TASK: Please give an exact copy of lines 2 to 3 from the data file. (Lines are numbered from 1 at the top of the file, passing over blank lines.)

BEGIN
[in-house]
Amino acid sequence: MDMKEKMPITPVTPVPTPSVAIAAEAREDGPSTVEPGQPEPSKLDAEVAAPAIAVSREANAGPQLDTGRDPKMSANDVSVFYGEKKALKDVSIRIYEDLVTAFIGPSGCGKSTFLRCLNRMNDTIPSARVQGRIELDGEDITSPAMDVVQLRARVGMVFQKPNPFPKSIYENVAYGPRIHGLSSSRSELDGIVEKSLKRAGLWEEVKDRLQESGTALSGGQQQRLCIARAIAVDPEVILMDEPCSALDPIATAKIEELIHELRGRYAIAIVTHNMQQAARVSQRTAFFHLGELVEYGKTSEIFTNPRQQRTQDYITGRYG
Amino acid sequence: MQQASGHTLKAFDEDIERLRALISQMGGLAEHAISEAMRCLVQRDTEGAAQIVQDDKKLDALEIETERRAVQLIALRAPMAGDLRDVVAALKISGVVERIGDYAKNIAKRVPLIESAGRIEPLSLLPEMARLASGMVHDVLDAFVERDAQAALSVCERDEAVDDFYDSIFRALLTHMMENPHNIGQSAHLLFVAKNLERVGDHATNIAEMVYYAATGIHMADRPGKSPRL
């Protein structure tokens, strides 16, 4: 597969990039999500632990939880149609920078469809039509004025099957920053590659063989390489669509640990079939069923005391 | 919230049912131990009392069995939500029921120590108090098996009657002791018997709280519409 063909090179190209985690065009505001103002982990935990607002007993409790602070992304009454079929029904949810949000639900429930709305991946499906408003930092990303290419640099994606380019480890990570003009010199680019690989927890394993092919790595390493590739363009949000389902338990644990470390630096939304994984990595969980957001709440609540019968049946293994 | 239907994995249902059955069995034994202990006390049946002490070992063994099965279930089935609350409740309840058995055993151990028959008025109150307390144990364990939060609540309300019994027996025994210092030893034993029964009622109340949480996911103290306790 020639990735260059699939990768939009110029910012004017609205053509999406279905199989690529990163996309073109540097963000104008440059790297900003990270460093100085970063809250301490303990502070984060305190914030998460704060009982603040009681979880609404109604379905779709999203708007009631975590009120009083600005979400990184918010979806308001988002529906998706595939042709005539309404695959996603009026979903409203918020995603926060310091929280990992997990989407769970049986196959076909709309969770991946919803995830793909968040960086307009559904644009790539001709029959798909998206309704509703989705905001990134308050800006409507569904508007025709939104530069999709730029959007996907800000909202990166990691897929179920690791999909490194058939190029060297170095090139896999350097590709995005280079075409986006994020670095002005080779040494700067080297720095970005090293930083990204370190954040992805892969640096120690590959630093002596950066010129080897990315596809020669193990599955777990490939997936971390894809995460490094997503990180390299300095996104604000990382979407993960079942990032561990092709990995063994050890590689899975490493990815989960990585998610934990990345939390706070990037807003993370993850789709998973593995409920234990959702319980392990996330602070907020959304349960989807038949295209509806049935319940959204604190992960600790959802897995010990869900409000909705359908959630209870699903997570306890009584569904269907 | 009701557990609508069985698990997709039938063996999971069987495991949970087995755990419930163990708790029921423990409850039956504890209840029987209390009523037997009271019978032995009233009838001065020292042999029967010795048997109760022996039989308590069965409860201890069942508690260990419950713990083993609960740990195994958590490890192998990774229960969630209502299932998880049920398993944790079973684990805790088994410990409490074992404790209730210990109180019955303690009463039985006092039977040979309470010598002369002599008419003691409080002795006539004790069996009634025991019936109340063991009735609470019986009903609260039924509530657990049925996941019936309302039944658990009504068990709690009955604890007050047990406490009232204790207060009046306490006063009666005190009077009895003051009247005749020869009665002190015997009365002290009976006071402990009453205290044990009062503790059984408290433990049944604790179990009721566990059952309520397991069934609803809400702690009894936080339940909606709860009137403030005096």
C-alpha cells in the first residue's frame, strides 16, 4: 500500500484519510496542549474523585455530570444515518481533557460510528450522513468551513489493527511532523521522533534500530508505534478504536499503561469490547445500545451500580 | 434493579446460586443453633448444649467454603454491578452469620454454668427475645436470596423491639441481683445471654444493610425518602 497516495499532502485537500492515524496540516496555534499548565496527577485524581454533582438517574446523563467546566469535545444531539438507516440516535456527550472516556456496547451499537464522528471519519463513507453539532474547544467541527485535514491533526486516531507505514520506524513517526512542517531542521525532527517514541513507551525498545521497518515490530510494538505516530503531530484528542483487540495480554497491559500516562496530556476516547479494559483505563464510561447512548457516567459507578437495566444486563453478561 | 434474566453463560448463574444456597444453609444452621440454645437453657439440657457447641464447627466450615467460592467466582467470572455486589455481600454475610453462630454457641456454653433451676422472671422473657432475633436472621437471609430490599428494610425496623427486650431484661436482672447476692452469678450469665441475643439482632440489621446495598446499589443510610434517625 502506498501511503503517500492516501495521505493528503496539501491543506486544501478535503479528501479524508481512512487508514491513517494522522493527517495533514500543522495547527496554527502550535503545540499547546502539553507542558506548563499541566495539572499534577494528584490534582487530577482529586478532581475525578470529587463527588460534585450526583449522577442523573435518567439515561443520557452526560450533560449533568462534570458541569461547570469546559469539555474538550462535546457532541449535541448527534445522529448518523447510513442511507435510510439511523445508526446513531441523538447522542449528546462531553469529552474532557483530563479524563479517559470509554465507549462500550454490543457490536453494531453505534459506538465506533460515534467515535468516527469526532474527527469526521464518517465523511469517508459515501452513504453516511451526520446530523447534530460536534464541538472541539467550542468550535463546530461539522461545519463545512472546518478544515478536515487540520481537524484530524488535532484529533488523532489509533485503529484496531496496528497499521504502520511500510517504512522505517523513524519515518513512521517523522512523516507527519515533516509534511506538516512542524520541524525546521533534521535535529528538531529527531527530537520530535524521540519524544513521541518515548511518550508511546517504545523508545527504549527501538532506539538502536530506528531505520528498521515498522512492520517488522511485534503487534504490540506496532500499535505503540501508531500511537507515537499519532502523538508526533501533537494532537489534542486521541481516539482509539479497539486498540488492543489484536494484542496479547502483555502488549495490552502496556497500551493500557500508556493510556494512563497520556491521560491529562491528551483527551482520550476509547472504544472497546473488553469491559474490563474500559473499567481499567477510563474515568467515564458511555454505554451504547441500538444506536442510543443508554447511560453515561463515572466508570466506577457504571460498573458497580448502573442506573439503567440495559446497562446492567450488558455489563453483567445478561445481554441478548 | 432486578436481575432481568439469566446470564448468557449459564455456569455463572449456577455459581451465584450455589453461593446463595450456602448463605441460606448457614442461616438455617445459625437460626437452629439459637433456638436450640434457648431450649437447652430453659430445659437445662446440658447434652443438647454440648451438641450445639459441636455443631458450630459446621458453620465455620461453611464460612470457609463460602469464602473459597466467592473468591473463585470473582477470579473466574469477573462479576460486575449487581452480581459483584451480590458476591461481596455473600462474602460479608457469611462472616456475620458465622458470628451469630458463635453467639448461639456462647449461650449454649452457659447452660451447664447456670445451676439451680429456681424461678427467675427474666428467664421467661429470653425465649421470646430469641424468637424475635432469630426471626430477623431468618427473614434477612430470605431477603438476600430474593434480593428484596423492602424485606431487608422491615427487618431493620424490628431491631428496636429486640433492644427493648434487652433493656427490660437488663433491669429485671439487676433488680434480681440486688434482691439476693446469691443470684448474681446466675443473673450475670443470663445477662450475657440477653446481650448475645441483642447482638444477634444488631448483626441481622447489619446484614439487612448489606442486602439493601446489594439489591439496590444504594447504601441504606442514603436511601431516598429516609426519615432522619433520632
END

Amino acid sequence: MDMKEKMPITPVTPVPTPSVAIAAEAREDGPSTVEPGQPEPSKLDAEVAAPAIAVSREANAGPQLDTGRDPKMSANDVSVFYGEKKALKDVSIRIYEDLVTAFIGPSGCGKSTFLRCLNRMNDTIPSARVQGRIELDGEDITSPAMDVVQLRARVGMVFQKPNPFPKSIYENVAYGPRIHGLSSSRSELDGIVEKSLKRAGLWEEVKDRLQESGTALSGGQQQRLCIARAIAVDPEVILMDEPCSALDPIATAKIEELIHELRGRYAIAIVTHNMQQAARVSQRTAFFHLGELVEYGKTSEIFTNPRQQRTQDYITGRYG
Amino acid sequence: MQQASGHTLKAFDEDIERLRALISQMGGLAEHAISEAMRCLVQRDTEGAAQIVQDDKKLDALEIETERRAVQLIALRAPMAGDLRDVVAALKISGVVERIGDYAKNIAKRVPLIESAGRIEPLSLLPEMARLASGMVHDVLDAFVERDAQAALSVCERDEAVDDFYDSIFRALLTHMMENPHNIGQSAHLLFVAKNLERVGDHATNIAEMVYYAATGIHMADRPGKSPRL